Ned O’Meara – 14th December 2016


Disclaimer

7 thoughts on “Under The Spotlight – Backflip By auDA

  • Avatar
    December 14, 2016 at 10:24 am
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    If you look at what has happened in the past it is just a repeat of that, avoiding a competitive tender at all costs. Doesn’t matter much what this years excuse is.

    I think AUDA has no ability to run a tender process, they have failed at every hurdle. AUDA has been crying wolf saying it will go to tender in 4 years, or 5 years or the latest one that it will go to tender if they can’t come to a suitable agreement with Ausregistry.

    AUDA have no genuine backup plan despite their claims otherwise, when it comes to crunch time they’ll sign a contract with Ausregistry. Ausregistry know this and that is why the terms will be barely any better than previously.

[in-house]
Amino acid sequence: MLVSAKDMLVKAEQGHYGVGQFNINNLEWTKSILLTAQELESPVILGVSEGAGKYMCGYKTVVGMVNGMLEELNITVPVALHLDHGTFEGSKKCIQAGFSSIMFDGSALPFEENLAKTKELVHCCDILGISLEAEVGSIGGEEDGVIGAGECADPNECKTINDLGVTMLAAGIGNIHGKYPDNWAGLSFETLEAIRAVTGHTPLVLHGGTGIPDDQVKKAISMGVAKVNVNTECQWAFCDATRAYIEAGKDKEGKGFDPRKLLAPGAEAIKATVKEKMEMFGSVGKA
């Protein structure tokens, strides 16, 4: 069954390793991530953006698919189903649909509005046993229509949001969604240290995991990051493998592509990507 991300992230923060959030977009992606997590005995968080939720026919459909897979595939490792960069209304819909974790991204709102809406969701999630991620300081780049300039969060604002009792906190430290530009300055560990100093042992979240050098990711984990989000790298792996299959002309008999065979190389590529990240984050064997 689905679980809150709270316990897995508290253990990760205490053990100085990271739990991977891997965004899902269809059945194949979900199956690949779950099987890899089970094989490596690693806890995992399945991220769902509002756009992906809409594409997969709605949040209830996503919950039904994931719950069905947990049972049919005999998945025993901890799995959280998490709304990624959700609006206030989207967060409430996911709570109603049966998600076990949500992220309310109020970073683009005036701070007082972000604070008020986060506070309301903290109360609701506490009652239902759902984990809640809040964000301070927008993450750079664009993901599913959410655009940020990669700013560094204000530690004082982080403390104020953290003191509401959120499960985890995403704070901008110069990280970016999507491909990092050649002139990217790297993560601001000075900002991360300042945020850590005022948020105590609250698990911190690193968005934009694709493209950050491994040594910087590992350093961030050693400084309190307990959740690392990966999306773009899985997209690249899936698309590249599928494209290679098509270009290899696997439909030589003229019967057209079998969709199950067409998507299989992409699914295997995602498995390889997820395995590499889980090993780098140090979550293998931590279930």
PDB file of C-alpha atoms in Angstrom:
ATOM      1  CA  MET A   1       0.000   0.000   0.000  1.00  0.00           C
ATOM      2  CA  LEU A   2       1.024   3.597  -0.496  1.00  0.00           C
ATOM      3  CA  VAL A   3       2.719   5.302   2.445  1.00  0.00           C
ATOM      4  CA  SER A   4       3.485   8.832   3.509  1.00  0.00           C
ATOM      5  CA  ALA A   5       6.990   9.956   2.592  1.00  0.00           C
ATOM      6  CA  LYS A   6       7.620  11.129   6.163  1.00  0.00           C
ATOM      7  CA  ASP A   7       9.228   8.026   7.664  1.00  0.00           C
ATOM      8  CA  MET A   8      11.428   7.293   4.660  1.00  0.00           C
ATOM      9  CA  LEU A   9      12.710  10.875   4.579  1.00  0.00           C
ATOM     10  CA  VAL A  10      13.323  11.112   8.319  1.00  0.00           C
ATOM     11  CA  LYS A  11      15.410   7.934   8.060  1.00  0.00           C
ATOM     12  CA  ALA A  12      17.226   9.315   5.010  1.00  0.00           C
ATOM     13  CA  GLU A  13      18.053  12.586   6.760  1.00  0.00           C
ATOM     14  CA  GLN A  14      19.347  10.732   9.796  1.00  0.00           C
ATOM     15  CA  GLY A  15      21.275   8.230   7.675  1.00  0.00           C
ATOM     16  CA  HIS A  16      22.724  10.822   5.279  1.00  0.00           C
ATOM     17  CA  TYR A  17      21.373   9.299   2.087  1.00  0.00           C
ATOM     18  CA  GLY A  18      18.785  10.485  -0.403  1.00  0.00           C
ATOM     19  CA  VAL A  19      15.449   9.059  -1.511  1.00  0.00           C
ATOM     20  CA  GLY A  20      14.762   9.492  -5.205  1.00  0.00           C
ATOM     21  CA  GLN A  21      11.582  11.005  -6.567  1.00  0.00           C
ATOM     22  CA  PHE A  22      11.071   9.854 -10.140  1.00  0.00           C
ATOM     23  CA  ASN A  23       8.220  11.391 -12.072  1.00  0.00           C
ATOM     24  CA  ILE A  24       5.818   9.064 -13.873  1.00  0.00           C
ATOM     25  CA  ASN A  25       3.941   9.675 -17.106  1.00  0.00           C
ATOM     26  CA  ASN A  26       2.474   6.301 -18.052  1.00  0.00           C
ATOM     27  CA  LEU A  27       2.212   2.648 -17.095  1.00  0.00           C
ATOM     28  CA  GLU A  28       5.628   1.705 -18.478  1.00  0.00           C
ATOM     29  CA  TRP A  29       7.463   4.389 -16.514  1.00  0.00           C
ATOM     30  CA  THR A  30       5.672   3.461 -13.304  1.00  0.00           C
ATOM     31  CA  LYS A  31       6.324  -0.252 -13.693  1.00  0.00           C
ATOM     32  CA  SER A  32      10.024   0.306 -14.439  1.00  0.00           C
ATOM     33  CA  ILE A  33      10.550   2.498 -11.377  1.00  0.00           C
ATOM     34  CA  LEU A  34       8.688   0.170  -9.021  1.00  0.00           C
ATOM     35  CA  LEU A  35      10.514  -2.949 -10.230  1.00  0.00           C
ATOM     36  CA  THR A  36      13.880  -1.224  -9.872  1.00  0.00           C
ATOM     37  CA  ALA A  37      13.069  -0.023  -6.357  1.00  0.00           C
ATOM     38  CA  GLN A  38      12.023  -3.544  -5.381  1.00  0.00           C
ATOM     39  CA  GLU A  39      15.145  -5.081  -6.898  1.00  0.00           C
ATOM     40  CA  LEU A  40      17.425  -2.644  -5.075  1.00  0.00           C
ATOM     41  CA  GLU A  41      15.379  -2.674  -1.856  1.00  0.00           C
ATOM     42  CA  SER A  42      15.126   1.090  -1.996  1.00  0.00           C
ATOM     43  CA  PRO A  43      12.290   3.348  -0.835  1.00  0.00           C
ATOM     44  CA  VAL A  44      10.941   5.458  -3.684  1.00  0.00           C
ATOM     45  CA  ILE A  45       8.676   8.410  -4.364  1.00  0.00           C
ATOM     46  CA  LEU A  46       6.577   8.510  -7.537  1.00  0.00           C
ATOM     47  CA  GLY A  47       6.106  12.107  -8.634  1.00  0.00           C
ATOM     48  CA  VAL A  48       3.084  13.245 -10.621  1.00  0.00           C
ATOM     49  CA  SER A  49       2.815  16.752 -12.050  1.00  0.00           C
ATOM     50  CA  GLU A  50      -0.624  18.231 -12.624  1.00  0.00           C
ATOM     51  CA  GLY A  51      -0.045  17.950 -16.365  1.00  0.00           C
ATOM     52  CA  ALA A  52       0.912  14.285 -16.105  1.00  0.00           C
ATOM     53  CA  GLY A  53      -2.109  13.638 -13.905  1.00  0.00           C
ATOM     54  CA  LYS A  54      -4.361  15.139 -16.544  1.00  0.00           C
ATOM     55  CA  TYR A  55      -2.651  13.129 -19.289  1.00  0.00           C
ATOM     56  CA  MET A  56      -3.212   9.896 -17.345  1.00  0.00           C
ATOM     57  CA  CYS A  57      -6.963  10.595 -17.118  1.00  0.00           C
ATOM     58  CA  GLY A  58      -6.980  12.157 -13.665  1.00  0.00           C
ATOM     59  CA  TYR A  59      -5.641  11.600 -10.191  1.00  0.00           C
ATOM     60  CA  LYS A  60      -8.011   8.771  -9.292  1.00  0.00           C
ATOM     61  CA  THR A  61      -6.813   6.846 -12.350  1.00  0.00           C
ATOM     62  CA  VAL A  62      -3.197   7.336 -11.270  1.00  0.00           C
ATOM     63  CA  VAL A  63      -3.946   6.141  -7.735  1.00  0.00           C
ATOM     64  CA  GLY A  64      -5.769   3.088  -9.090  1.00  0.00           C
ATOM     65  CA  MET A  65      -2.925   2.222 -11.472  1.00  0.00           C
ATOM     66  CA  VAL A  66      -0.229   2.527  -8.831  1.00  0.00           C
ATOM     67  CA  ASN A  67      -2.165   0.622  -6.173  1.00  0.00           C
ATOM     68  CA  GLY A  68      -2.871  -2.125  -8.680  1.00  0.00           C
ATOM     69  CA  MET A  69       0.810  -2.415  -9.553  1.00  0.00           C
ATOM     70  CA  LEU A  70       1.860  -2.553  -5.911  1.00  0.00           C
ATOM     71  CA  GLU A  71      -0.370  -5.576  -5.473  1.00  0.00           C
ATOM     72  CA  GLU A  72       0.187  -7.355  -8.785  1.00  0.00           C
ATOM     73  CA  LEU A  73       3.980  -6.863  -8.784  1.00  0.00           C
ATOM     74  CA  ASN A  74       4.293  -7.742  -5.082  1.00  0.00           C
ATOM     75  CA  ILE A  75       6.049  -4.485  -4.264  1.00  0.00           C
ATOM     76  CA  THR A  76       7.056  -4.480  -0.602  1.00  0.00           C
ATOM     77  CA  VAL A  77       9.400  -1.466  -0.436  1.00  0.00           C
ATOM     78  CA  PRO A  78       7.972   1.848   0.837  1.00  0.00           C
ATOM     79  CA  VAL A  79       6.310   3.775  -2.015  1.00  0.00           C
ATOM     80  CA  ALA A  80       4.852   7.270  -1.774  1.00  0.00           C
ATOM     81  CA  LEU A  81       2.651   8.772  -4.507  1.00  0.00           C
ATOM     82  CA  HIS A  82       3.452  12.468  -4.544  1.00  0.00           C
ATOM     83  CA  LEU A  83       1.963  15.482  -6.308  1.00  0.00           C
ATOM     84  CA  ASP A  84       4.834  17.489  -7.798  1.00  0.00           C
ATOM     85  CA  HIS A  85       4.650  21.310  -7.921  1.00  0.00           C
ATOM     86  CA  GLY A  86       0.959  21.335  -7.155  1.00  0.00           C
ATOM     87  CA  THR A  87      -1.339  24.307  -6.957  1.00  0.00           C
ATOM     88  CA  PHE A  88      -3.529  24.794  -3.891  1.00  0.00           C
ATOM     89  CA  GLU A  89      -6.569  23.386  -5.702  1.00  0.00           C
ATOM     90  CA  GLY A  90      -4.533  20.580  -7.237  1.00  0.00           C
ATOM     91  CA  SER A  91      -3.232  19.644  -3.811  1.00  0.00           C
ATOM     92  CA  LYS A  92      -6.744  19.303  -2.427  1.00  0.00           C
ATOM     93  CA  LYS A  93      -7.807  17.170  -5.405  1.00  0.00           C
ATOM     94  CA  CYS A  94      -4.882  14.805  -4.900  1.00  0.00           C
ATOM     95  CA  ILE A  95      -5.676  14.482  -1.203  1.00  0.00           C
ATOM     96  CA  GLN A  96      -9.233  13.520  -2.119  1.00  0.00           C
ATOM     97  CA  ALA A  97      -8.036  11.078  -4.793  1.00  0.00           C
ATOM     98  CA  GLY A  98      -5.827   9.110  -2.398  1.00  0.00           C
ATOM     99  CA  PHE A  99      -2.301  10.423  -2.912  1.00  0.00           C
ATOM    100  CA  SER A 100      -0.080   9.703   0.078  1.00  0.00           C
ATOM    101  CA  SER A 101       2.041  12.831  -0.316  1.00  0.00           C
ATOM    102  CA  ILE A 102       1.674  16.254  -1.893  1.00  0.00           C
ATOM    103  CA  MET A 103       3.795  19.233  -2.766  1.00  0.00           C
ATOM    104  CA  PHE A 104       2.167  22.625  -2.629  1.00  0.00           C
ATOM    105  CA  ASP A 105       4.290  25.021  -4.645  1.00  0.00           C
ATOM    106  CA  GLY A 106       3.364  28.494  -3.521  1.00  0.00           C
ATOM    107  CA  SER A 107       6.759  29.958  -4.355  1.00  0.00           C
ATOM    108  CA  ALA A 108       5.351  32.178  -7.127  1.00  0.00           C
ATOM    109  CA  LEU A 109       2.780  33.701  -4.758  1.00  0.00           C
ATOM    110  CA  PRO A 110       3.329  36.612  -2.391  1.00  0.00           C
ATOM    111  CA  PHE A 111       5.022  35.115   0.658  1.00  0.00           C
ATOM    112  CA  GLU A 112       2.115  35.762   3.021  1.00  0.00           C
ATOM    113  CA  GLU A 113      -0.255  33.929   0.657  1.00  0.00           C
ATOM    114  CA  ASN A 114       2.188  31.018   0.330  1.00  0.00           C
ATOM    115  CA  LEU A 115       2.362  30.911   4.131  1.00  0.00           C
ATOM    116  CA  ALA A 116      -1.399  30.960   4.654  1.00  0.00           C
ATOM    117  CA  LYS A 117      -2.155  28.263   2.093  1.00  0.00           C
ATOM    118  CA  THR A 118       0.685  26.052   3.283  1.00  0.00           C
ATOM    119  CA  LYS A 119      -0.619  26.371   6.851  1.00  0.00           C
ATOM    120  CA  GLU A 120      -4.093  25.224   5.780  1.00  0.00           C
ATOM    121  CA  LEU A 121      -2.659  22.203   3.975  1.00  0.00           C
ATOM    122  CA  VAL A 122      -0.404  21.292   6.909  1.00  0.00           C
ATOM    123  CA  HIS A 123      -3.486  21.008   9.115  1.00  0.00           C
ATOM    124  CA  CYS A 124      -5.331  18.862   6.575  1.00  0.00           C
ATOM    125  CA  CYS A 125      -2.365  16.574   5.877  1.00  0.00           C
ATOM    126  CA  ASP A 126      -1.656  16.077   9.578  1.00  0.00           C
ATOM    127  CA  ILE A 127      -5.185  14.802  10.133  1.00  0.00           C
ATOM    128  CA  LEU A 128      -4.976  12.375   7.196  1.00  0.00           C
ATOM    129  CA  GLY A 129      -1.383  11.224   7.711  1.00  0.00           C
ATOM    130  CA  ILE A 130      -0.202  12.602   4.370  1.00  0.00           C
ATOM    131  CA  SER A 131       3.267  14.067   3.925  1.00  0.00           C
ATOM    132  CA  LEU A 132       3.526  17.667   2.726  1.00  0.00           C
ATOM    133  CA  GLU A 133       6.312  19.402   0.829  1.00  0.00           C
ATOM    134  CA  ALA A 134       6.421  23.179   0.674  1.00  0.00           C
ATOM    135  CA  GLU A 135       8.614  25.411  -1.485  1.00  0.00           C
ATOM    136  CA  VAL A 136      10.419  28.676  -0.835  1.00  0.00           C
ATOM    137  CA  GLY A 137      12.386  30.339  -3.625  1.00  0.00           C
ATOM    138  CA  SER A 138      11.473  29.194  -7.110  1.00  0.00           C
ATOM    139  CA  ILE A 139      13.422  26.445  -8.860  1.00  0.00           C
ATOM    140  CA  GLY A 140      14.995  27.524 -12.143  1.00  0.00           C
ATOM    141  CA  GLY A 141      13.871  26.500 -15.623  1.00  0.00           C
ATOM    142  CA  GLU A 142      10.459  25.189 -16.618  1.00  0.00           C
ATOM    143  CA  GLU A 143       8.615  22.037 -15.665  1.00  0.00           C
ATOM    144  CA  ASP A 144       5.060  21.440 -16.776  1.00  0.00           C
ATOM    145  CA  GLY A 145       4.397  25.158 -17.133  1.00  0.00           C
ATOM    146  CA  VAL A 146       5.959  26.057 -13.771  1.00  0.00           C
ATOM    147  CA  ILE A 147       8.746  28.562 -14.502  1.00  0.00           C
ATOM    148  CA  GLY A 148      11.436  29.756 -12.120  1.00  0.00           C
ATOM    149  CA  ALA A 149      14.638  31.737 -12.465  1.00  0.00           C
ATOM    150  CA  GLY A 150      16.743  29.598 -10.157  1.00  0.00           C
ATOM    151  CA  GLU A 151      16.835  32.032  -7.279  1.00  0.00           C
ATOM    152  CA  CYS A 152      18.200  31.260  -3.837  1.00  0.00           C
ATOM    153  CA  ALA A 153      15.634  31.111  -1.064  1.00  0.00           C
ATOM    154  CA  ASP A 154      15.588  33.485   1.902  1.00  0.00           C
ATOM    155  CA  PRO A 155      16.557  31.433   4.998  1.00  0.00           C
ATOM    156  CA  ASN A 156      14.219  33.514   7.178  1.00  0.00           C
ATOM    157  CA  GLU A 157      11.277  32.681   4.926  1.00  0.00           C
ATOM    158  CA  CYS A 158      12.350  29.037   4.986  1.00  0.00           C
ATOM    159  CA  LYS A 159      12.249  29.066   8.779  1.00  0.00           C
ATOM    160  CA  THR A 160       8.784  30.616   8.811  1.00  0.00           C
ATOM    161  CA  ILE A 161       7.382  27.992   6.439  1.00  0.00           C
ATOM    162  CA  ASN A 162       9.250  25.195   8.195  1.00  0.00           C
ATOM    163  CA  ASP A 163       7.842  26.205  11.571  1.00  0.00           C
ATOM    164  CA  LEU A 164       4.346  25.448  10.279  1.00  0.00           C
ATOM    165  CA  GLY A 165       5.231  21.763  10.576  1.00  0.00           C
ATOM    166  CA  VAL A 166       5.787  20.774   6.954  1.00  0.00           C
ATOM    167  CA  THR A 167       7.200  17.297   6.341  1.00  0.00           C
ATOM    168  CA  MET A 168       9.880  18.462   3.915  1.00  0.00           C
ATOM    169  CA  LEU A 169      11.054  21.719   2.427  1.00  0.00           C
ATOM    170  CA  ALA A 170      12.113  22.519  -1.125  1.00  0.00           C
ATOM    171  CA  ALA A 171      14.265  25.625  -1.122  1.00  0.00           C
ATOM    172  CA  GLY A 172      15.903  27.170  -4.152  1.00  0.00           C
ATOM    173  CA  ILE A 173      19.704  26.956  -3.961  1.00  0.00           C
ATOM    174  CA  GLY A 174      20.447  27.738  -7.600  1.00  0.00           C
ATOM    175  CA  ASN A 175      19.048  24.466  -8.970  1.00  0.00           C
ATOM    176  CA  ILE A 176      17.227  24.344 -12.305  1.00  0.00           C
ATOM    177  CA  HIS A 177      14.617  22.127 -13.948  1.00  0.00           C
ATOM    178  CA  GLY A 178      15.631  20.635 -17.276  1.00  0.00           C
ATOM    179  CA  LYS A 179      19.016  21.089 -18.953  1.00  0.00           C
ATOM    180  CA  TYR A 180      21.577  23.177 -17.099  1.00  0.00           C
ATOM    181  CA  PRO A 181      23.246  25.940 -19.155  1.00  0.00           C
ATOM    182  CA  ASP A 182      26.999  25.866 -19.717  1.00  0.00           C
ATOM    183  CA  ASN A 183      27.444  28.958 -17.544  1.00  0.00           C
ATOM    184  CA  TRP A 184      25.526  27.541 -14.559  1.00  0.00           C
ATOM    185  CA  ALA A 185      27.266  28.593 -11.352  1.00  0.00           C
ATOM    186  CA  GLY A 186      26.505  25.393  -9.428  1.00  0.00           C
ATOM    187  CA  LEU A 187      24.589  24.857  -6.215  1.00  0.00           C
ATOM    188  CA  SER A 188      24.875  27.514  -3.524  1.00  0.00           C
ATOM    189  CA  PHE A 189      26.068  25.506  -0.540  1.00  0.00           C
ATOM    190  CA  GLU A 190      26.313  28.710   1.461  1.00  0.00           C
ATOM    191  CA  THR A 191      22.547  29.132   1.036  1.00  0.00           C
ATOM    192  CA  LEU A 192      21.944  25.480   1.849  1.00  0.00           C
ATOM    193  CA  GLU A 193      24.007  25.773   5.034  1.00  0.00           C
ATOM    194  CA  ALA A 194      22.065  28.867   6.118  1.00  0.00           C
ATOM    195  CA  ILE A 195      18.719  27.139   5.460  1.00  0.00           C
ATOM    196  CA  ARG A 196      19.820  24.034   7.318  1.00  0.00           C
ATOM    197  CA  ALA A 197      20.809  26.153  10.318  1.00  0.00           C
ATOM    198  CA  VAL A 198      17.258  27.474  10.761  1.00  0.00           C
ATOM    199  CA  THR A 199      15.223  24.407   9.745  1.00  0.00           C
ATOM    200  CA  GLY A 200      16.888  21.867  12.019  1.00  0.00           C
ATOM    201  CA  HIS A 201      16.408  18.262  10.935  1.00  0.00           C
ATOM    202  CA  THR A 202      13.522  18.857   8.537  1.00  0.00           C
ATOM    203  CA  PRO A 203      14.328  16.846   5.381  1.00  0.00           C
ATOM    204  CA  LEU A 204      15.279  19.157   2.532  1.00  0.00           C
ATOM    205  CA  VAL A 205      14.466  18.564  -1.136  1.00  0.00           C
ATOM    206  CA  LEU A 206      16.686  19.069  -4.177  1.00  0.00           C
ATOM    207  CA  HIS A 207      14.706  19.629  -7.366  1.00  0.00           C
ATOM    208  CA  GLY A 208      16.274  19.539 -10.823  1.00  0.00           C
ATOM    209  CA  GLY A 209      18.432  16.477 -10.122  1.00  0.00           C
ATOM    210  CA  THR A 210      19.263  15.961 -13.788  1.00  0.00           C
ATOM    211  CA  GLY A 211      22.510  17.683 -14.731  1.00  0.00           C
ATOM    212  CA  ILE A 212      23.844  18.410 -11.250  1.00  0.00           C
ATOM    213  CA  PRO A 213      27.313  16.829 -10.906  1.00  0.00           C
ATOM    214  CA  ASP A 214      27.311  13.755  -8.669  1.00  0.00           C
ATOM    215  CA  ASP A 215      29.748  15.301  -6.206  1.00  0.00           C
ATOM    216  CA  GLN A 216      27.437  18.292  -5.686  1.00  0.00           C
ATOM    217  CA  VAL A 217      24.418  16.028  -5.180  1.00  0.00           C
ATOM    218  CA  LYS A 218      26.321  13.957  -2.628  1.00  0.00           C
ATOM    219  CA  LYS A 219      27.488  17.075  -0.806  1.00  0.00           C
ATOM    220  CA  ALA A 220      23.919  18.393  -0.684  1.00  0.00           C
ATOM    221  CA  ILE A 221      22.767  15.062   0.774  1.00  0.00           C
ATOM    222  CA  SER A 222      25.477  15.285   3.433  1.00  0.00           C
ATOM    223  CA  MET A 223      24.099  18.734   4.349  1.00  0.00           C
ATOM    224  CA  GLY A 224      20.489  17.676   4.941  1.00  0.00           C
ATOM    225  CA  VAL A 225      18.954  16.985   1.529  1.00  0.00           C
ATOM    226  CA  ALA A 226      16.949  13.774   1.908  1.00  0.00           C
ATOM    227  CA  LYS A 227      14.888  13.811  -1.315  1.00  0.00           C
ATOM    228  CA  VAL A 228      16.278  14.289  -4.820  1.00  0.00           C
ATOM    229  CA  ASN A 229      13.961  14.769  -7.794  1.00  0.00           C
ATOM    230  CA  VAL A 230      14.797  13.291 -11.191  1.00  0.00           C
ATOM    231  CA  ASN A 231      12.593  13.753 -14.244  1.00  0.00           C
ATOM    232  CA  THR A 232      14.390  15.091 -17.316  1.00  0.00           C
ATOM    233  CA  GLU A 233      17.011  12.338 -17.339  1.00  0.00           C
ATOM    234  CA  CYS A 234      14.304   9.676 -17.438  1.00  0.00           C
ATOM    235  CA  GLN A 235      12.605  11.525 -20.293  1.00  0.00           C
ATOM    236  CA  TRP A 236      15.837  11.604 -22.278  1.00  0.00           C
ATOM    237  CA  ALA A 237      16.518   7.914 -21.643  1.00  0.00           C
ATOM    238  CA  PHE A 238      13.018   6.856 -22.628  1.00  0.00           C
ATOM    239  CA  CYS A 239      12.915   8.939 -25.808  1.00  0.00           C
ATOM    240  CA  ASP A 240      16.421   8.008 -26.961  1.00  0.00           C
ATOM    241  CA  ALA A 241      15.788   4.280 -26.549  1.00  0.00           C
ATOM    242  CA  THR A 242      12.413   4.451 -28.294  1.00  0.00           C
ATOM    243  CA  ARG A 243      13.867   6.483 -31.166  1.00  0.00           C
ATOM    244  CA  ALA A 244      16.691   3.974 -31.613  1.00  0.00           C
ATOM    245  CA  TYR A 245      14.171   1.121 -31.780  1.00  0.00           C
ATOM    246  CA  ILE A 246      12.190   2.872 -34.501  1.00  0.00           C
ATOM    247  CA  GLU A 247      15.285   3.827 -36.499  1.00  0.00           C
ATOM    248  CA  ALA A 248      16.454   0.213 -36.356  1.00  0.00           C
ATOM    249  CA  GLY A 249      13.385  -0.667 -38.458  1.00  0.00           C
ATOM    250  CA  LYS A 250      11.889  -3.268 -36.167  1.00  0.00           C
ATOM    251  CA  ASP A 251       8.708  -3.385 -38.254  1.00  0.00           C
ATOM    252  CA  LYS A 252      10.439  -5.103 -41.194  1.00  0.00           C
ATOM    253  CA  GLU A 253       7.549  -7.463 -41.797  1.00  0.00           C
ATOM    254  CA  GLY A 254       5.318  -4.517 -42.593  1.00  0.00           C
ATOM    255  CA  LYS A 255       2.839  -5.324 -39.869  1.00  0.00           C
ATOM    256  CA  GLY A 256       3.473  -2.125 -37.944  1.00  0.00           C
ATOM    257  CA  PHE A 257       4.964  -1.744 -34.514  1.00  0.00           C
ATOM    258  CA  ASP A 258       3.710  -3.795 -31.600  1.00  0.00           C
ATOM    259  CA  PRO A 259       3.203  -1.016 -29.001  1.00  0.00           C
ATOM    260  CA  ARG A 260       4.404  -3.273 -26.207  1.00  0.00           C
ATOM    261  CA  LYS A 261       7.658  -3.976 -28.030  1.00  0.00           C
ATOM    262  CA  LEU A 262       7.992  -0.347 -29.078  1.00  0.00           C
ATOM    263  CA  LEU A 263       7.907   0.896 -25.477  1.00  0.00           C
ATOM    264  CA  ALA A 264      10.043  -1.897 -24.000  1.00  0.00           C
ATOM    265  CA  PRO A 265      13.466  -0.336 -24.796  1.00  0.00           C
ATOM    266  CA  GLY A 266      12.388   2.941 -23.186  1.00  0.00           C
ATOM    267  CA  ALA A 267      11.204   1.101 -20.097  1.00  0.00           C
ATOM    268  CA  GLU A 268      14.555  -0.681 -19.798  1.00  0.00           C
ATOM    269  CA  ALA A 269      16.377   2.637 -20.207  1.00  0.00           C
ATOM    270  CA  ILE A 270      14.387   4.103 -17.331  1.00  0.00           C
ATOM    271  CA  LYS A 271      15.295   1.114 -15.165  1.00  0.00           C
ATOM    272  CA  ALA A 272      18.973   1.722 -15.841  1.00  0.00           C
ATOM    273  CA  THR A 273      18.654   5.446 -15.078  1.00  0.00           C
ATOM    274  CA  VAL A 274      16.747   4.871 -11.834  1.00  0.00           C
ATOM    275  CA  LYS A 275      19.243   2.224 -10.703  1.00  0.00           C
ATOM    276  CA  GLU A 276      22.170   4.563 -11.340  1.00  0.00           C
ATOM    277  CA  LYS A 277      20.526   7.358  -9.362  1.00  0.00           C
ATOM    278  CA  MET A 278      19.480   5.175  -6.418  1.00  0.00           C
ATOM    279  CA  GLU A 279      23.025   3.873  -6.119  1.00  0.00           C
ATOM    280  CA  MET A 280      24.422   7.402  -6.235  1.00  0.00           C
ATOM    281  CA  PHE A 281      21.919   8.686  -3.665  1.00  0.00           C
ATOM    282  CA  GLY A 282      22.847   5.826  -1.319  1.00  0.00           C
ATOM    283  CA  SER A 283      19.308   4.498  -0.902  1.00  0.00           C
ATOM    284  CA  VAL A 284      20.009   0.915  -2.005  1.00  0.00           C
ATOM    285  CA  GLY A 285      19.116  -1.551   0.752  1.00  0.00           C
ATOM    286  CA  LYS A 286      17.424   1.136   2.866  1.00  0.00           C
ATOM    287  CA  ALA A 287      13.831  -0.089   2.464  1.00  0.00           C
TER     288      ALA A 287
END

• Ned O'Meara
      December 14, 2016 at 11:13 am
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      @Snoopy – your observations once again seem spot on.

      One of the members of the 2012 Advisory Panel was from ACMA. He felt back then that auDA should have gone out to tender. As did a couple of other members. Perhaps that sort of Governmental pressure may still come home to roost.

  • Avatar
    December 14, 2016 at 11:32 am
    Permalink

    I’d like to know from the directors, what extra value has or could be extracted from not going to an open tender?

    I’m not sure how they can claim it’s in the best interests of the company if they don’t offer any legitimate financial reason for this unusual step.

     

  • Avatar
    December 14, 2016 at 2:00 pm
    Permalink

    What a disgrace. How can this be allowed to occur? Is auDA, its CEO and board answerable to no one? Also, now that both Mr Johnson and Mr Karabardak are in positions at auDA to shake things up in accordance with their above posted statements, why aren’t they? And why isn’t auDA interested in a competitive tender? Isn’t a competitive tender in the best interest of the organisation? Can auDA’s CEO, Mr Johnson and/or Mr Karabardak please explain?